Well, obviously pit bulls exist — it’d be kind of weird if a type of dog as discussed as this one were mythical — but a Maryland court decision hinges on whether or not the pit bull is a legitimate breed of dog, and some experts are arguing otherwise.
The April decision in Tracey v. Solesky ruled that pit bulls and pit bull-mixes are inherently dangerous, holding landlords liable for damages in an attack by those dogs. On August 21, the Maryland Court of Appeals ordered that all references to pit bulls and pit mixes be removed from the April decision.
That call comes from the lack of clarity over just what a pit bull is, and what is meant when a dog is described as such. Lisa Peterson, spokeswoman for the American Kennel Club, said that instead of being a specific breed, “pit bull” is a term used to describe a series of characteristics of dogs and could refer to both purebred and mixed-breed animals.
The term pit bull is sometimes used to identify the American pit bull terrier, a breed recognized by the United Kennel Club but not the American Kennel Club, said Erin Sullivan, education director for Pit Bull Rescue Central and a landlord in Maryland.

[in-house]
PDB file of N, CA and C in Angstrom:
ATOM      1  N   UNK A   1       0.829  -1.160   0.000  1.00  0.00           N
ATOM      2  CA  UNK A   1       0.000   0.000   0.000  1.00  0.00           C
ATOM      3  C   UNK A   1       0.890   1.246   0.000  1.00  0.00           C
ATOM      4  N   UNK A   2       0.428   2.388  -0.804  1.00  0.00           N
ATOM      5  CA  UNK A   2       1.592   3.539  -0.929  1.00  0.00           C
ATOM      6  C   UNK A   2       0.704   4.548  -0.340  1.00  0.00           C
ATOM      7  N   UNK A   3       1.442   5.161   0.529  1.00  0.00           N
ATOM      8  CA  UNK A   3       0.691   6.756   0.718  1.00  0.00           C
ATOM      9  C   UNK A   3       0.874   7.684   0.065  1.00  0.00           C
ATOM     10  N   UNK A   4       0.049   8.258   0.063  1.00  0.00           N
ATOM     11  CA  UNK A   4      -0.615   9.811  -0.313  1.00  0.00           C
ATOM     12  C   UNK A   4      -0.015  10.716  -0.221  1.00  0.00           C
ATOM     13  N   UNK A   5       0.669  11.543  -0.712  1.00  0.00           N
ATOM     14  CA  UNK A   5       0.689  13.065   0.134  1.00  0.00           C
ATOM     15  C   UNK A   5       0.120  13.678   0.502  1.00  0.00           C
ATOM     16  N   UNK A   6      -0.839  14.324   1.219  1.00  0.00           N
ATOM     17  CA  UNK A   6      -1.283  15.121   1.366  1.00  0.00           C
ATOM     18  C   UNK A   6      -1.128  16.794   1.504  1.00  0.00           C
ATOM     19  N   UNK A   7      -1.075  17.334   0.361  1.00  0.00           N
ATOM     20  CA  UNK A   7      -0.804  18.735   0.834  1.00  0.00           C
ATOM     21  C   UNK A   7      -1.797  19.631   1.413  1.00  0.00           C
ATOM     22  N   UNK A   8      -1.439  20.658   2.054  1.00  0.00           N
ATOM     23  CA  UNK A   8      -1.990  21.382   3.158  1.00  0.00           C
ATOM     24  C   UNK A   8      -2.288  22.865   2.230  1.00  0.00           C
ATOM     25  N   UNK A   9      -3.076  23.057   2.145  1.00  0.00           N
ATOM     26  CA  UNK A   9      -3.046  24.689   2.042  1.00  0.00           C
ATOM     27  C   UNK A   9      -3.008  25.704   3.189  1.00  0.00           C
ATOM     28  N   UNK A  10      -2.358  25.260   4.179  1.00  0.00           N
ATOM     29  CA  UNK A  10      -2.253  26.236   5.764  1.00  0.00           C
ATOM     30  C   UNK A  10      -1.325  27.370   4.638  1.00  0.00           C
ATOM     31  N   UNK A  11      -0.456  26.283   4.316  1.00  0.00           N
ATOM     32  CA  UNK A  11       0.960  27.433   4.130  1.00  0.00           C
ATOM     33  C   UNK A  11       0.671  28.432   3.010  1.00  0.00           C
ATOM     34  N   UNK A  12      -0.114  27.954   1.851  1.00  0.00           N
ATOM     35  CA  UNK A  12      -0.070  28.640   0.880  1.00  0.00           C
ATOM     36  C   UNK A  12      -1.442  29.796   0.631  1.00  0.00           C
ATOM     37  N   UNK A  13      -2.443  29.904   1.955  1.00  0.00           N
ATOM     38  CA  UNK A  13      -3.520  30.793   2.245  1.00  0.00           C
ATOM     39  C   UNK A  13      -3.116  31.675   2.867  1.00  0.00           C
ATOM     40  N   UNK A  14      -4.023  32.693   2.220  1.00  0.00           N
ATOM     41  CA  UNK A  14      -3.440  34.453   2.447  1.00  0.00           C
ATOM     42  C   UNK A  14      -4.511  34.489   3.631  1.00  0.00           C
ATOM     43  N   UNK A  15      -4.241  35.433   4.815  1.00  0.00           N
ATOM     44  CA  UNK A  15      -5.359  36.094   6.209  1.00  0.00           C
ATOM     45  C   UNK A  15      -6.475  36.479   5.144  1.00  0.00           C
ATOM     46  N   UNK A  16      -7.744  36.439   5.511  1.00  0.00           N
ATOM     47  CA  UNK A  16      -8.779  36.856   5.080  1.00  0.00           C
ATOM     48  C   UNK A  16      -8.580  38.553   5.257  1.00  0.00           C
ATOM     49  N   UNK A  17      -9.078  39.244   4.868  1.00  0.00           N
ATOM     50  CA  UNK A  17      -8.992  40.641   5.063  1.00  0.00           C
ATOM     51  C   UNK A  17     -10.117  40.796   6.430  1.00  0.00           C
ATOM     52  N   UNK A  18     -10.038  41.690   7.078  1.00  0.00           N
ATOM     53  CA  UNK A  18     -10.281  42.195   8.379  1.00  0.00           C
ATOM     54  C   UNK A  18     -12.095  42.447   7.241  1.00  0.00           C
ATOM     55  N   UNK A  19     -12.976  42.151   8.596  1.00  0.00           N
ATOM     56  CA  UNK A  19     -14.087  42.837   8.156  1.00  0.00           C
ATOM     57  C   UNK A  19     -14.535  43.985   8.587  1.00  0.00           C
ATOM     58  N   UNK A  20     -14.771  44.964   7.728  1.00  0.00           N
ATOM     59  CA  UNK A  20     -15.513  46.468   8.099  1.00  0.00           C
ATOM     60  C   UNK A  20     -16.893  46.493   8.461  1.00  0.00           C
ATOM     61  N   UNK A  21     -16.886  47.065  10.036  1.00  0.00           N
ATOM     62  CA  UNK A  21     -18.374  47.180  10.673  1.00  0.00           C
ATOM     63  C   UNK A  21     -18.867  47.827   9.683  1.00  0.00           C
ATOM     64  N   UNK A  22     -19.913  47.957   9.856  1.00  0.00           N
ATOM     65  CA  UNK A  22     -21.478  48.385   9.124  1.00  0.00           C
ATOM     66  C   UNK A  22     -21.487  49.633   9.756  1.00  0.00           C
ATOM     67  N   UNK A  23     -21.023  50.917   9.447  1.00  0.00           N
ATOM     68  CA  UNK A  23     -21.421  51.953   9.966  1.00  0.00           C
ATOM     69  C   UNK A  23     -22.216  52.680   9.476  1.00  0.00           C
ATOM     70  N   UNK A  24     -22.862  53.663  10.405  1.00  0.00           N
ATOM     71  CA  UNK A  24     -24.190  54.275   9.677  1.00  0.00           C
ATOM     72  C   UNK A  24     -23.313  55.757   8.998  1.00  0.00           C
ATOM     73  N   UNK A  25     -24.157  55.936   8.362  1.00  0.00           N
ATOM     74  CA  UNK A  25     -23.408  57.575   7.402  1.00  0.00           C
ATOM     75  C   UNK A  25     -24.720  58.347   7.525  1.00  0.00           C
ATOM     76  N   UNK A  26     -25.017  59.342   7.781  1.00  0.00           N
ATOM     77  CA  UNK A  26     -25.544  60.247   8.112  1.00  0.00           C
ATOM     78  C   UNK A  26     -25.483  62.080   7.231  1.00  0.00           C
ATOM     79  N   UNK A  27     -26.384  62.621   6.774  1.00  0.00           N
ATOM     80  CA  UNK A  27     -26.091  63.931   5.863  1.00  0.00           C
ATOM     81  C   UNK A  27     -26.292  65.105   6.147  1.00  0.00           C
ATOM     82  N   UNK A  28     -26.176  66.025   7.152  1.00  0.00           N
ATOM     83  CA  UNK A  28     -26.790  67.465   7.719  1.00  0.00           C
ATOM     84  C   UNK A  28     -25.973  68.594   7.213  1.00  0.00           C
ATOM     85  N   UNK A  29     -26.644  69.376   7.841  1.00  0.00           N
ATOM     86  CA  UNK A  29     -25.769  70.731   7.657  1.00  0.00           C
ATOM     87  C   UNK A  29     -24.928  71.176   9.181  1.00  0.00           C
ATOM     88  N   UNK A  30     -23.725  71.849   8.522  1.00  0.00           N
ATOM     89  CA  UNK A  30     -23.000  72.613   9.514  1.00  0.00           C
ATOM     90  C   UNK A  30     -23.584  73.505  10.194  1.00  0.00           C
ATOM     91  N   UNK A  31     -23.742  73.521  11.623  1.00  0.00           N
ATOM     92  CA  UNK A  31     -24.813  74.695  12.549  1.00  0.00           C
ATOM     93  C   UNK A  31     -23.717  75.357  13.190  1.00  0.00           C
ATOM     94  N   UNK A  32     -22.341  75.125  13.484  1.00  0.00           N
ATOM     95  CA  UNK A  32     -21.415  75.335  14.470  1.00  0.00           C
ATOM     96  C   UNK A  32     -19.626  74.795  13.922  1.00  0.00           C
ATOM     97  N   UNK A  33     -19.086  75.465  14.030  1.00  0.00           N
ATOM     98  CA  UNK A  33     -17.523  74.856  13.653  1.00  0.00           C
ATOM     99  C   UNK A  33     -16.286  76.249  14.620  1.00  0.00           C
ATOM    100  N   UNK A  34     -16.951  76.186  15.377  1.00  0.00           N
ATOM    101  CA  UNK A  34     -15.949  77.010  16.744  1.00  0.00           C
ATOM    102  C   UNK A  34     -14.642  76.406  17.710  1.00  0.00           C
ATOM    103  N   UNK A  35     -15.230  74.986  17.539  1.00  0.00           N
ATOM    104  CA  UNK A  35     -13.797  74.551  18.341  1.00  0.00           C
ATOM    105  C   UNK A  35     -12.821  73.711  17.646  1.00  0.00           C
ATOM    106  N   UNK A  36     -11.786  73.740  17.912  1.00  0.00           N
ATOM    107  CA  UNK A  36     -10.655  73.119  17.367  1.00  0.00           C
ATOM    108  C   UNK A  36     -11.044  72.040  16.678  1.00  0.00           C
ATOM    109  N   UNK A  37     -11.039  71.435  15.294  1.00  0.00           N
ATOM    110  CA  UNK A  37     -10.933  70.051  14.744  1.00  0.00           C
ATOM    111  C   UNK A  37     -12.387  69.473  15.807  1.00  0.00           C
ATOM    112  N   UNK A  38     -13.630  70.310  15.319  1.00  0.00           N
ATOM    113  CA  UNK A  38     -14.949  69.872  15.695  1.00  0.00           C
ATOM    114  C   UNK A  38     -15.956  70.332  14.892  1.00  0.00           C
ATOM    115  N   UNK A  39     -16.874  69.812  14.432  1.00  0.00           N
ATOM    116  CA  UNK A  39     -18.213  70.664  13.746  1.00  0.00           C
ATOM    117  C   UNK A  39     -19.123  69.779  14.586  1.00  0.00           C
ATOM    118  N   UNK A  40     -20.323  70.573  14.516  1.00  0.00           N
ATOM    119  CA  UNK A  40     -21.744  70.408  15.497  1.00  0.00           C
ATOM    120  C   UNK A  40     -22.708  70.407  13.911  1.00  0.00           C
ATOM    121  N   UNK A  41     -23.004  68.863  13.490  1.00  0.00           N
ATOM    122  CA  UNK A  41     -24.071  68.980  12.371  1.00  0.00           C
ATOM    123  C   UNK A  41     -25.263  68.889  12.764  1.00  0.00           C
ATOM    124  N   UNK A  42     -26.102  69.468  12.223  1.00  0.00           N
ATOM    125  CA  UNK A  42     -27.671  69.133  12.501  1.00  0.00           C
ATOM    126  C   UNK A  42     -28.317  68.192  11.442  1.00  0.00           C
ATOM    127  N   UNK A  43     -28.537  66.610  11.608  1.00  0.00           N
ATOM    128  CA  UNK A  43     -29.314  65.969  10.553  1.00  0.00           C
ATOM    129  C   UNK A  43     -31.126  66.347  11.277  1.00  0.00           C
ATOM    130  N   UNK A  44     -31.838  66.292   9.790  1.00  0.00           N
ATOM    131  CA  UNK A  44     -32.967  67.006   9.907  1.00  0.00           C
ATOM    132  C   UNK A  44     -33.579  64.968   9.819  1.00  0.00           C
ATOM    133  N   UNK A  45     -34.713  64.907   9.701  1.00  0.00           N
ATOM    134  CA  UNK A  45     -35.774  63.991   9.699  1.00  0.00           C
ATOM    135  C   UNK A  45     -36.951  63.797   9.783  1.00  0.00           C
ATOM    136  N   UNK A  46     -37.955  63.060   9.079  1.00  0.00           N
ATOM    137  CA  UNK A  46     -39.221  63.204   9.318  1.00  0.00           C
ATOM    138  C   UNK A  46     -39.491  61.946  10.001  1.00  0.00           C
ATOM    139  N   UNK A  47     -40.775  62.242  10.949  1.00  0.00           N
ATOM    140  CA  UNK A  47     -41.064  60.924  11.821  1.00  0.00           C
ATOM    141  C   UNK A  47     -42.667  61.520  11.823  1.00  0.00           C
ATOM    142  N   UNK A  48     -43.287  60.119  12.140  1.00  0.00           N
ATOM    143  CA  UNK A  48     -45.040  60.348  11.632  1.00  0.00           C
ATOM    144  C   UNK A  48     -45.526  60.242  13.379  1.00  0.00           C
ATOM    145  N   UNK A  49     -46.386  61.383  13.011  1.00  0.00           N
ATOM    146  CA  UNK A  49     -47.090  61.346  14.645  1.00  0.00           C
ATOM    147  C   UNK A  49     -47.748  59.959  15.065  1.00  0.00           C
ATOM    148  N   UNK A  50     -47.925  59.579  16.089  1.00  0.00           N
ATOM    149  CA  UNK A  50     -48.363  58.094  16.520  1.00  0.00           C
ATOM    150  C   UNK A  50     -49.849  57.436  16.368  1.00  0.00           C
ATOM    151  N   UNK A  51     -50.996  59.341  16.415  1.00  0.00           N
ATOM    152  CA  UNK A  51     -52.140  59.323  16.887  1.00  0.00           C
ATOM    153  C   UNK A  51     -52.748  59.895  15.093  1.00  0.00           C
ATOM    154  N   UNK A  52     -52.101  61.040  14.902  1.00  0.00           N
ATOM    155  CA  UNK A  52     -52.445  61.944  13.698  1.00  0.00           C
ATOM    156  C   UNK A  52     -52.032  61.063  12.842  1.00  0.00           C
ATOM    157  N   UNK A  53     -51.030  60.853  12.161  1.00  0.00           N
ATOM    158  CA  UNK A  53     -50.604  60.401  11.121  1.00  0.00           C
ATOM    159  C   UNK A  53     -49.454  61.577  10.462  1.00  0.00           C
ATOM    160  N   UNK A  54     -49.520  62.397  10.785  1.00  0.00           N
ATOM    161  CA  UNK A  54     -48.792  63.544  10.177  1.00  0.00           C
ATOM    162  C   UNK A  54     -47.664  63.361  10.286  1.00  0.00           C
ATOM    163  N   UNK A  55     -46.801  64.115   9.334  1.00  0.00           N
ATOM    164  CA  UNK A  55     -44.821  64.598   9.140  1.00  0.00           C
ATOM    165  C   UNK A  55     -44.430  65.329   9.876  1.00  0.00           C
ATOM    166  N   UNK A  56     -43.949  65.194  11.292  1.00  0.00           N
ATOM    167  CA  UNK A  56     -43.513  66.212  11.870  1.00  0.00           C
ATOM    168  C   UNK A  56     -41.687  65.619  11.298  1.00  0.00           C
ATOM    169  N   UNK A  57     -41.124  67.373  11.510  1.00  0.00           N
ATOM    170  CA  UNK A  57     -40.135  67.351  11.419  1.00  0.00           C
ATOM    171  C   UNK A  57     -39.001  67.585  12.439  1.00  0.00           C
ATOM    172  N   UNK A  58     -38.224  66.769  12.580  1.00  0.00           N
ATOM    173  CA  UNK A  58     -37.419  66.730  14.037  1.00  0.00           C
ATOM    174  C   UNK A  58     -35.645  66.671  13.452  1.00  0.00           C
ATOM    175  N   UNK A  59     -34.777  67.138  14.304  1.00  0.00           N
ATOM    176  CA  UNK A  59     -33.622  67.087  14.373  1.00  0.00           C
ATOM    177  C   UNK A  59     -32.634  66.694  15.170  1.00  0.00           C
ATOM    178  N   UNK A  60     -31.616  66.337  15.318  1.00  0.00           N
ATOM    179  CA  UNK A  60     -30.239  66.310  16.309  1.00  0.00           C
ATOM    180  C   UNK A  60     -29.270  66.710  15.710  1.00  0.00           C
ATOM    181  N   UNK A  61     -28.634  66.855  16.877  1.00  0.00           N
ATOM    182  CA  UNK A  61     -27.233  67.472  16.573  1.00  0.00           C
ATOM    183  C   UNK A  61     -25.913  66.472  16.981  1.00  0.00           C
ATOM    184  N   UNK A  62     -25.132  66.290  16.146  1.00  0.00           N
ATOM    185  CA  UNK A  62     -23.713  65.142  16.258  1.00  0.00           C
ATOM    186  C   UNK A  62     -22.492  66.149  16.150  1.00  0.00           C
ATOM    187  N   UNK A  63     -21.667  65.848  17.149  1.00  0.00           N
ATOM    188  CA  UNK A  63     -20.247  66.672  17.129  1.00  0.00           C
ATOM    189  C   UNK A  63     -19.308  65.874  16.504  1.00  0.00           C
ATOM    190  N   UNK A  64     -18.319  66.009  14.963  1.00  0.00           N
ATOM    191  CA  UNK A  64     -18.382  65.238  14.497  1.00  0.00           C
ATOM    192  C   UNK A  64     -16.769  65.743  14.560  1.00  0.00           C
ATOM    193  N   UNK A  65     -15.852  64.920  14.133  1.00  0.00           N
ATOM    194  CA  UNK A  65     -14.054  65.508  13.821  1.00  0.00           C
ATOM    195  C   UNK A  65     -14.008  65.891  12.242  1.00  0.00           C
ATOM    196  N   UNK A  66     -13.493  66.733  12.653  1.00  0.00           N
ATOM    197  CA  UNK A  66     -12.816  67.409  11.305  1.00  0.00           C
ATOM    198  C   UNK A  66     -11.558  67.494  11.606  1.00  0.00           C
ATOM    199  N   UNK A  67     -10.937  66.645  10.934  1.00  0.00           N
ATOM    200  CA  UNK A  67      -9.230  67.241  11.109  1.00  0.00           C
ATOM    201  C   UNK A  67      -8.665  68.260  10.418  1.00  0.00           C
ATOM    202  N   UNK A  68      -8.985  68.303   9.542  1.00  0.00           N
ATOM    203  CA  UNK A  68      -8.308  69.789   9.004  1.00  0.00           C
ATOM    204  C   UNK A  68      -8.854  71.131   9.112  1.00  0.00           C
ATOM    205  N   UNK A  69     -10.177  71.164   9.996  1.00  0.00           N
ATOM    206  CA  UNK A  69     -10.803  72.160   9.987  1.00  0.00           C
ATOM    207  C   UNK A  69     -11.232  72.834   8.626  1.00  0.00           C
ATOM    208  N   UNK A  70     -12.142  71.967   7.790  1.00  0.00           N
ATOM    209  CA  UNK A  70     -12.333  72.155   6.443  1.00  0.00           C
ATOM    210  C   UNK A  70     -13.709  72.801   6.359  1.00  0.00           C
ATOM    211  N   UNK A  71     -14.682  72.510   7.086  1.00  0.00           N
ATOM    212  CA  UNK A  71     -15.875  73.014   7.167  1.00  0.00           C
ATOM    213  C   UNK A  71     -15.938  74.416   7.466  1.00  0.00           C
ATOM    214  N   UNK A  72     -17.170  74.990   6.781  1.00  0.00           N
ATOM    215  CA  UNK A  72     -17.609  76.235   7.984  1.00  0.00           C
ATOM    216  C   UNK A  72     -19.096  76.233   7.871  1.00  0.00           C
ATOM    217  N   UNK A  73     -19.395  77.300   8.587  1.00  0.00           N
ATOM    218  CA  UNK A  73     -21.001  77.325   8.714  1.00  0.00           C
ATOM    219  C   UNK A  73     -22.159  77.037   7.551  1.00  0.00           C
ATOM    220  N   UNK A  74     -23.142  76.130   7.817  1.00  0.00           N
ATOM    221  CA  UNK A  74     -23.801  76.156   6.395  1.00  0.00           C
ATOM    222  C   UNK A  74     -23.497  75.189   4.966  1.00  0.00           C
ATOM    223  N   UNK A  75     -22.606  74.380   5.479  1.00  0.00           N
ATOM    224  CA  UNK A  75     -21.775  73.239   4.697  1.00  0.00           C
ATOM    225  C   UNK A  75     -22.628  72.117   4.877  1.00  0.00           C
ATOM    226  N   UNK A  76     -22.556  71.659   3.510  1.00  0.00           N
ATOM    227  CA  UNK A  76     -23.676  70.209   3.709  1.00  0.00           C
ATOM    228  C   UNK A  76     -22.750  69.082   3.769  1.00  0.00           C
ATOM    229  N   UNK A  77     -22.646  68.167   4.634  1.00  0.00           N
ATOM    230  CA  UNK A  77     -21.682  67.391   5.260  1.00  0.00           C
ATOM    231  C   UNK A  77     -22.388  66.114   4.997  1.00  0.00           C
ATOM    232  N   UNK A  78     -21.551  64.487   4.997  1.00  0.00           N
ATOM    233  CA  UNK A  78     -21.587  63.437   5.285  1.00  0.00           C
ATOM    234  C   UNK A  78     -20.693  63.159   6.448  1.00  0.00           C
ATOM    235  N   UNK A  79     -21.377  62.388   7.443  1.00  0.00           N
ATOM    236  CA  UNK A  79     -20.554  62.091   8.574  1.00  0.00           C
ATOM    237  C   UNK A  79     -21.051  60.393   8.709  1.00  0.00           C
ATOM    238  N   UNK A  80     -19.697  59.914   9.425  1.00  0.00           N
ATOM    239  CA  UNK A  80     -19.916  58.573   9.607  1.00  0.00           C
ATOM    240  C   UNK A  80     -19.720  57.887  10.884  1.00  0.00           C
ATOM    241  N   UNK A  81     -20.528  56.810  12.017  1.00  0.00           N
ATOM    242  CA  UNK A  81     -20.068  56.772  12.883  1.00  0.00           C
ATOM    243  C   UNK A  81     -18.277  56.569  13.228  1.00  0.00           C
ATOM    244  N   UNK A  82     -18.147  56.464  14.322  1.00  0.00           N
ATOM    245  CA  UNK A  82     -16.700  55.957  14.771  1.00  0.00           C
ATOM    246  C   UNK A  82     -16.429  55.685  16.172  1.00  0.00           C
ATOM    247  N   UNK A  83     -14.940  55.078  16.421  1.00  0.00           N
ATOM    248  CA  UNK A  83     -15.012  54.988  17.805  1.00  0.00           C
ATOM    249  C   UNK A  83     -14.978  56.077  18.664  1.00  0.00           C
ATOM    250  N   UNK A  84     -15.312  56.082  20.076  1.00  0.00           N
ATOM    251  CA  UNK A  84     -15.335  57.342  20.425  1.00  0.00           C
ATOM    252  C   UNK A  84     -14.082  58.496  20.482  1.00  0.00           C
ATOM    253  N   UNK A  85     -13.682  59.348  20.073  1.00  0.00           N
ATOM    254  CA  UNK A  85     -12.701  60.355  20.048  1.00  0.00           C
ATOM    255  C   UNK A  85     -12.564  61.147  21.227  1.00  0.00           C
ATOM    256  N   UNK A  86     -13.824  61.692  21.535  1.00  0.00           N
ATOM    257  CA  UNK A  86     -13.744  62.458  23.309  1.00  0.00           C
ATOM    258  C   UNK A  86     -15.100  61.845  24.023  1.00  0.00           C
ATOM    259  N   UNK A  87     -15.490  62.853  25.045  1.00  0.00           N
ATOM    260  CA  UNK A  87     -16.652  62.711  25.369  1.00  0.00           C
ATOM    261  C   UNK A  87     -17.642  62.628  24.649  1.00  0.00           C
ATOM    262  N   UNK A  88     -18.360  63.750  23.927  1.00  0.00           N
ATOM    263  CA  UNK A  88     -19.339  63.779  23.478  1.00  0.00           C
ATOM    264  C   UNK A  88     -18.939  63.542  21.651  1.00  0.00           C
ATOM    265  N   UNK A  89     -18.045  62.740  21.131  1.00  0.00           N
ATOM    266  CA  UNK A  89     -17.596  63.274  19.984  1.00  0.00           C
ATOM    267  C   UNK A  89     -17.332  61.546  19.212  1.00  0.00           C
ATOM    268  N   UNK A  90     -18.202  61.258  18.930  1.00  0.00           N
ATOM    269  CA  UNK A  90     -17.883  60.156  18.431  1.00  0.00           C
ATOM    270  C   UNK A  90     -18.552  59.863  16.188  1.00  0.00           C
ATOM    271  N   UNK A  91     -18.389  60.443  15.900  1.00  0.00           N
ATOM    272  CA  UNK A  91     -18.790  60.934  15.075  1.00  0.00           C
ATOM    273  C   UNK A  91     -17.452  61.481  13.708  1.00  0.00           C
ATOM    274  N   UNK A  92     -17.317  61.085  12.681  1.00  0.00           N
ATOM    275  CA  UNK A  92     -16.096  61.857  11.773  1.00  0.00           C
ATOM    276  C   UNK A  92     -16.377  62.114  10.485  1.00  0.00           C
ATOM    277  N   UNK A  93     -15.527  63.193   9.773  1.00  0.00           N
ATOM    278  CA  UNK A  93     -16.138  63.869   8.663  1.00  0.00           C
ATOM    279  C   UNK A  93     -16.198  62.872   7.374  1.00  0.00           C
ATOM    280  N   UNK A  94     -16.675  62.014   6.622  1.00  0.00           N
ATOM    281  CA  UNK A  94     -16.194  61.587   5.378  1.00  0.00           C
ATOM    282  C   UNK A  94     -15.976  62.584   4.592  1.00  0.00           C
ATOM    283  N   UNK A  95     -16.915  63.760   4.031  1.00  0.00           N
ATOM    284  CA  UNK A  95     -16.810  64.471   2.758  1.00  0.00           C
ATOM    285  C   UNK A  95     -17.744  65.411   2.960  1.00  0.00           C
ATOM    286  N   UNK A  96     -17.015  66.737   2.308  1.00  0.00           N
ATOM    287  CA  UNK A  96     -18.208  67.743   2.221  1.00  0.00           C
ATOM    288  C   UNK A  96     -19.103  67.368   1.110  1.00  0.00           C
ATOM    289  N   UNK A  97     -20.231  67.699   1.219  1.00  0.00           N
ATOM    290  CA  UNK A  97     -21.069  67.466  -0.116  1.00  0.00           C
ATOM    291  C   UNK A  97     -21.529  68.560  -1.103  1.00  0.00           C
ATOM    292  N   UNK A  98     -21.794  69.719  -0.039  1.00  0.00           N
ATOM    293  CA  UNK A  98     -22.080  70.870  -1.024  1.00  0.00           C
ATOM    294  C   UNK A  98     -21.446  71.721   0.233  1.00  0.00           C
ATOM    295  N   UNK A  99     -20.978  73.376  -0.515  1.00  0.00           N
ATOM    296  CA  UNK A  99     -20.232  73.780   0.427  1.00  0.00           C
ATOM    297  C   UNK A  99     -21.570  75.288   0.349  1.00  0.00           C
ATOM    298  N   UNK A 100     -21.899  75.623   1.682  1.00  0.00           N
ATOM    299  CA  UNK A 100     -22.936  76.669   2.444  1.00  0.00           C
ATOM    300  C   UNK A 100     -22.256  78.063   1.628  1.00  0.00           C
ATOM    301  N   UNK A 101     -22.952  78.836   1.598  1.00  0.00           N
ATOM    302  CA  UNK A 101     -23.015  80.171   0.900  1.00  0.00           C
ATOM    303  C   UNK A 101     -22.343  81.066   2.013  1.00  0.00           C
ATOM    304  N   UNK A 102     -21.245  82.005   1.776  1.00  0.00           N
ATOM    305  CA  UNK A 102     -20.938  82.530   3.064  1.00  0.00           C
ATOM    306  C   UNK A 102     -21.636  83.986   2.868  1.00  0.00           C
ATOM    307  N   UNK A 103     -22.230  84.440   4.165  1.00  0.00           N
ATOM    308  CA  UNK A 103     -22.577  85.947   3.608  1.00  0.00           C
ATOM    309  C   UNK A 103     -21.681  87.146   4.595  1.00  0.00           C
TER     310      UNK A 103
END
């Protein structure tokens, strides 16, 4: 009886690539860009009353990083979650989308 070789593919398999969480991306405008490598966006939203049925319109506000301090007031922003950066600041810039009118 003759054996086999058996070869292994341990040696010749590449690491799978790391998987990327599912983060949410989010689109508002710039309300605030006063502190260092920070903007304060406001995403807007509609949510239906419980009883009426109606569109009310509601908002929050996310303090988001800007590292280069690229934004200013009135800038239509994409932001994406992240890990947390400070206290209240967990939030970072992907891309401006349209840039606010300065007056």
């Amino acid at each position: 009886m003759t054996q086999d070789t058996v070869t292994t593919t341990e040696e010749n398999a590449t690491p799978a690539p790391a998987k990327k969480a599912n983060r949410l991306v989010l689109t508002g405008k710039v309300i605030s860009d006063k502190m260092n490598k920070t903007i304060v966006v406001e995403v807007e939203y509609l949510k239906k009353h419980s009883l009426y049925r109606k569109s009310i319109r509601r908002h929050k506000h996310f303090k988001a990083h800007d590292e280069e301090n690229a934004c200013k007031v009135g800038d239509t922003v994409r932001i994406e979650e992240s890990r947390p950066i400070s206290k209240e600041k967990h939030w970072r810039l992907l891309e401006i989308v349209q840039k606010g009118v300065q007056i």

But it also is often applied to pure-bred dogs, including American Staffordshire terriers, dogo argentino and Staffordshire bull terrier and even boxers, Reaver said. She described times she has been called to rescue a dog believed to be a pit bull that turned out to be something else.
Because of this, identifying a pit bull — and in the case of the Maryland decision, identifying a dog that could lead to liability for a landlord in an attack — is imprecise and often based on looks, which is inconsistent and unfair, said Erin Sullivan of Pit Bull Rescue Central. DNA tests can look for certain breed markers, but may not be accepted as proof of breed by a court. A kennel club could look at a dog’s pedigree — if such documentation even exists for a particular animal, which it often doesn’t. And the Maryland ruling offers no specific definition of the kind of dog it applies to. This situation leaves the decision on what is and is not a pit bull to police and the courts, which is unreliable for obvious reasons.
In any case, pit bulls and mixed breeds continue to remain controversial, and this is one more example of why bans and other rulings on the dogs are problematic. Here’s a reminder of all the good in these dogs as well, whether they’re a “real” breed or not.
Photo by Suzanne Phillips